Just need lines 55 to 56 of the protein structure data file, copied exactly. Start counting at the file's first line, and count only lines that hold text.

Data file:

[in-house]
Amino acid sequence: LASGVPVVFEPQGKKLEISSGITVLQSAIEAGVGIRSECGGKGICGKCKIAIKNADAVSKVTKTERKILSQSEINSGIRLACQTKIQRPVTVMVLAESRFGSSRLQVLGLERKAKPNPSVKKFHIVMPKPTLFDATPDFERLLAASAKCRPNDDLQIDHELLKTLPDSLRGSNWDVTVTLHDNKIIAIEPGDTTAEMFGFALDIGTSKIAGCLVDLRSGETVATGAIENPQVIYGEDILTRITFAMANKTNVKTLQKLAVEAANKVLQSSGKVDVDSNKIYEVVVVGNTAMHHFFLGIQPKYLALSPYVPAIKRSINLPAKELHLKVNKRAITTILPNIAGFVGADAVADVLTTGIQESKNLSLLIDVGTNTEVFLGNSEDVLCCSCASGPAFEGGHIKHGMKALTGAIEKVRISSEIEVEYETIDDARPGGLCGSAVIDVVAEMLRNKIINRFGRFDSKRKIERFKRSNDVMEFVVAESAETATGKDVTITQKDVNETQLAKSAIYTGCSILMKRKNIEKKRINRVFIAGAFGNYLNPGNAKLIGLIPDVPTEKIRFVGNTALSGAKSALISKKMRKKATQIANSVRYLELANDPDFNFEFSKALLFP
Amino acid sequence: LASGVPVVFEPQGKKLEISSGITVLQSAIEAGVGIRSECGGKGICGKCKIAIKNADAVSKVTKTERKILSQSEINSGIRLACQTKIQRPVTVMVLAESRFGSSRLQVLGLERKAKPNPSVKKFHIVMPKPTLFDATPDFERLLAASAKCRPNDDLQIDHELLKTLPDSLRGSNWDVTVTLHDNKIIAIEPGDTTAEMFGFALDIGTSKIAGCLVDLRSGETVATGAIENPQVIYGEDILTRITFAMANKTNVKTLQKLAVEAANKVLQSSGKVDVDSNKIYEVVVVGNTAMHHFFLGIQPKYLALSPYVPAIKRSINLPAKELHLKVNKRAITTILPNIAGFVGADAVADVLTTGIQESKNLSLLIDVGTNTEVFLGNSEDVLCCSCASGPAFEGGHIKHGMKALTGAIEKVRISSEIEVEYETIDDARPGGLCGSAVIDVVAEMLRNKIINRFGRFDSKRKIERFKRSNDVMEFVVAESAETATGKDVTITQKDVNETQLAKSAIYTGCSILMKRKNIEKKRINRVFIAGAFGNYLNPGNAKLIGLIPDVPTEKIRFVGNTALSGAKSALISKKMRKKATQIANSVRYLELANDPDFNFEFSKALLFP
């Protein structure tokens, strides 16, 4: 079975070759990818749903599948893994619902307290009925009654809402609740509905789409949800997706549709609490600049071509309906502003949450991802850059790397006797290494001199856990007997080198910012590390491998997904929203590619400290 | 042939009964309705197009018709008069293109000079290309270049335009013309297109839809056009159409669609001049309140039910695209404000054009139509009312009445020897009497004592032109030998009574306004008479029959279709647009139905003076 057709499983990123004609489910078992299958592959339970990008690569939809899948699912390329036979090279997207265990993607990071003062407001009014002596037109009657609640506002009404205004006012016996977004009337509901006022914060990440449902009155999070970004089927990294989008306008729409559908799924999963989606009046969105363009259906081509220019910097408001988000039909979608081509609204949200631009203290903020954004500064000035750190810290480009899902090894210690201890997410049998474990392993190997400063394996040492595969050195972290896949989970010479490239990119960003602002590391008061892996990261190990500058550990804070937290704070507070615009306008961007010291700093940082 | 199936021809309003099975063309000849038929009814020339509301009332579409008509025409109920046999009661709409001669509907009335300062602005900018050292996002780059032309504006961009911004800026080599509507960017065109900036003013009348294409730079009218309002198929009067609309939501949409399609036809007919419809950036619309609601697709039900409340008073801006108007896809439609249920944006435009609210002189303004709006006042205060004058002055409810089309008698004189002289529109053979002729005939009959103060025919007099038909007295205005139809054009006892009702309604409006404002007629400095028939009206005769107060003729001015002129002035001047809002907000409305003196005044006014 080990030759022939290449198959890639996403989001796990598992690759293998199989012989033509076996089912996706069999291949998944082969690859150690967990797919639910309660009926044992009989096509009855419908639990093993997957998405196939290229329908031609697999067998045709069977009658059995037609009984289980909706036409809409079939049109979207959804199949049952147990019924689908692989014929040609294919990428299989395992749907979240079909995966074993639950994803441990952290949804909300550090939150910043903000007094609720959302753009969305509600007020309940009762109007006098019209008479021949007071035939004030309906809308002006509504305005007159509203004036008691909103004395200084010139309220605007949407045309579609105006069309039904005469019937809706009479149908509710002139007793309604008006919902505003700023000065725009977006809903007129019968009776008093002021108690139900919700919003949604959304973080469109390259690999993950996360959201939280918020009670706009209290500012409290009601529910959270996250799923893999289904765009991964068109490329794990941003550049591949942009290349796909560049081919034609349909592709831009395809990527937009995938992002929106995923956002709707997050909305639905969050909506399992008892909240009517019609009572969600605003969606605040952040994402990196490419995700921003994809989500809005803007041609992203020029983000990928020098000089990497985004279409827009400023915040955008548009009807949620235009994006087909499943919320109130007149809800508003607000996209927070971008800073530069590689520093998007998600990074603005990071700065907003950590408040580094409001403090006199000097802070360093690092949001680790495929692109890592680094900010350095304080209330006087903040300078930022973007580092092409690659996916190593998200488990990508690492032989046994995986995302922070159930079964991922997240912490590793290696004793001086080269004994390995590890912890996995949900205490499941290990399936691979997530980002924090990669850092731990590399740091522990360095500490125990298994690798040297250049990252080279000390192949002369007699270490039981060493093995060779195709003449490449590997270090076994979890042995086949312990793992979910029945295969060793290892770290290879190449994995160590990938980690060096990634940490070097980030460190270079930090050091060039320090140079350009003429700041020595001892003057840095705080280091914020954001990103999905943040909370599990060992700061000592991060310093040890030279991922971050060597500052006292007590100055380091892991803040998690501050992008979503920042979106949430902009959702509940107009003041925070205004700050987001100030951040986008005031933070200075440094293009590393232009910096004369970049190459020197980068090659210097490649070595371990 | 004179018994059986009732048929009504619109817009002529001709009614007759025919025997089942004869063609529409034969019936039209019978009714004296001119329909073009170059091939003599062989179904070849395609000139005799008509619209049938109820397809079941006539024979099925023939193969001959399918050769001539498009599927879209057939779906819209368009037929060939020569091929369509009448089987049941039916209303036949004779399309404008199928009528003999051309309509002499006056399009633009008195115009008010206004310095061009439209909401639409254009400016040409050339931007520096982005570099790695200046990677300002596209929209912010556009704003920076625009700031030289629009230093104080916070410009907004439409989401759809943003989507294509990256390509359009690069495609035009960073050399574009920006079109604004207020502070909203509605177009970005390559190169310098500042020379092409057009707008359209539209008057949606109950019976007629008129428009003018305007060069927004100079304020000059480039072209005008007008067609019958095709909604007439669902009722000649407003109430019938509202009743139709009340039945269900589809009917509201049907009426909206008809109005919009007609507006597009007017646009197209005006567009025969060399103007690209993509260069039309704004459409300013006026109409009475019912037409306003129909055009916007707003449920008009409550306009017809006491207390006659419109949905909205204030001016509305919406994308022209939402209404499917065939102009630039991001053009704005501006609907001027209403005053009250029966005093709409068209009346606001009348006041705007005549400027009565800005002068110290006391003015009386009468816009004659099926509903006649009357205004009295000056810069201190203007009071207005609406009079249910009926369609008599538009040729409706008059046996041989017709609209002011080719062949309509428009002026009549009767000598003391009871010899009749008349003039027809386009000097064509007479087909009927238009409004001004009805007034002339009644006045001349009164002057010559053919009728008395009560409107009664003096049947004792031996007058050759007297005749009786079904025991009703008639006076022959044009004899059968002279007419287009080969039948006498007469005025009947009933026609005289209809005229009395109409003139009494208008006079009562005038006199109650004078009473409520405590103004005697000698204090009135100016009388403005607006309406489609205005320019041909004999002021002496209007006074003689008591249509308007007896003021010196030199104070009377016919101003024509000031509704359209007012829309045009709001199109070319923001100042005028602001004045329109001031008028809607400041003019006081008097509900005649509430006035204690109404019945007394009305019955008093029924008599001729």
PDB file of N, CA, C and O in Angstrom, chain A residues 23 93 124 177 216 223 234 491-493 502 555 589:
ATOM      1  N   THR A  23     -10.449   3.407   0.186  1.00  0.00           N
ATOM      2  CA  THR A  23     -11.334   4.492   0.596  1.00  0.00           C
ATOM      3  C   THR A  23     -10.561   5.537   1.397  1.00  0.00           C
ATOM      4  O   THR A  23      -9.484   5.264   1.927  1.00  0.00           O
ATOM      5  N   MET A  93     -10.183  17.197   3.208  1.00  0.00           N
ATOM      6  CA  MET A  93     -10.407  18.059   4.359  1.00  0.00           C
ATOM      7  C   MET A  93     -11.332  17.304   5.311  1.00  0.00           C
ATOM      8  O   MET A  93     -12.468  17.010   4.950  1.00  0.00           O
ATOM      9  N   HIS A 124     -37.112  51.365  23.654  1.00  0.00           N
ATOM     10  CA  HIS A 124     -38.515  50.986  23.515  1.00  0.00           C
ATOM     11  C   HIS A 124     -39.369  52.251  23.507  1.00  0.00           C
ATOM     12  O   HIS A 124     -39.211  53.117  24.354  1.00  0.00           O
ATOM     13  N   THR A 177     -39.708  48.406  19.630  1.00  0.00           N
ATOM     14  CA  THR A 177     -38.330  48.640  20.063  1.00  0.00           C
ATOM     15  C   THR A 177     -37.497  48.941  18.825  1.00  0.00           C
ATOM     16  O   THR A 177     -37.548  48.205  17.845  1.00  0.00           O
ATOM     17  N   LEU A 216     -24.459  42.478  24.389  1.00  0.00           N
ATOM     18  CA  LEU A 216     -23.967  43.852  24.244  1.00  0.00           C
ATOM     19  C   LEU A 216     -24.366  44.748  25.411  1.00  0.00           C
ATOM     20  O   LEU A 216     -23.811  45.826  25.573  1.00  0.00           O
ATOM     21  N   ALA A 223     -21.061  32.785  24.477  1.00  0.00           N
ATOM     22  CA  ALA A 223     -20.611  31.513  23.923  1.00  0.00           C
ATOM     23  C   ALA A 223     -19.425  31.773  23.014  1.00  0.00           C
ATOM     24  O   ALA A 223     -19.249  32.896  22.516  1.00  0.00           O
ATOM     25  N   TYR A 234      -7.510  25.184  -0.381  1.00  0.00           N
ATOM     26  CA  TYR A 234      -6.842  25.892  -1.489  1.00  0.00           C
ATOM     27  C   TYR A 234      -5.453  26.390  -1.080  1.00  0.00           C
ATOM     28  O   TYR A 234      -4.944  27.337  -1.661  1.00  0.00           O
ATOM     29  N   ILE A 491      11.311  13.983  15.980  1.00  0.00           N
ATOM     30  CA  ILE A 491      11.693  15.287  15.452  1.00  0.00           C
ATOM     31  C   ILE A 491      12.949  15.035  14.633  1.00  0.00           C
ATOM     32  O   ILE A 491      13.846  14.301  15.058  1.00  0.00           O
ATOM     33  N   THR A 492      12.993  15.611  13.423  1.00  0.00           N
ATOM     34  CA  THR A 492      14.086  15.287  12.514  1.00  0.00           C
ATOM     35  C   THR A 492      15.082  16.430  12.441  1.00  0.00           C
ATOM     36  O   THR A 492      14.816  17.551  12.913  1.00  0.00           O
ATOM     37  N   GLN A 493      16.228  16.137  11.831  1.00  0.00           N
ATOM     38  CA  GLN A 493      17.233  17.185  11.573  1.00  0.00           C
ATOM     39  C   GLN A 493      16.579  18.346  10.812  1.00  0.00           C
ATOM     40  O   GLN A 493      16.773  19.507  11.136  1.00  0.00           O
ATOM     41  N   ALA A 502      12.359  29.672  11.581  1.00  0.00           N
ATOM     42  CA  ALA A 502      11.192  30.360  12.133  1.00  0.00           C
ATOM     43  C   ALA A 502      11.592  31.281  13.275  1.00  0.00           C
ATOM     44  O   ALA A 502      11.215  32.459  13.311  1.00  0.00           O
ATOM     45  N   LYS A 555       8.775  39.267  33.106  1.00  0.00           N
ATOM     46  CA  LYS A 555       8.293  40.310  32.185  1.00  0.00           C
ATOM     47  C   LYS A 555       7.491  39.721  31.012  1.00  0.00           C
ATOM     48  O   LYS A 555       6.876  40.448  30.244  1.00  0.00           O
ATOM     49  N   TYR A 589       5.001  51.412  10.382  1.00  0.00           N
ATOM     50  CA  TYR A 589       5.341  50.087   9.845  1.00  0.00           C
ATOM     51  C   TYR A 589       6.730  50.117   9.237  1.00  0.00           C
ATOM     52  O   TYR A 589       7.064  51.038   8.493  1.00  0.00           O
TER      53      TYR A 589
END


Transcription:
ATOM     50  CA  TYR A 589       5.341  50.087   9.845  1.00  0.00           C
ATOM     51  C   TYR A 589       6.730  50.117   9.237  1.00  0.00           C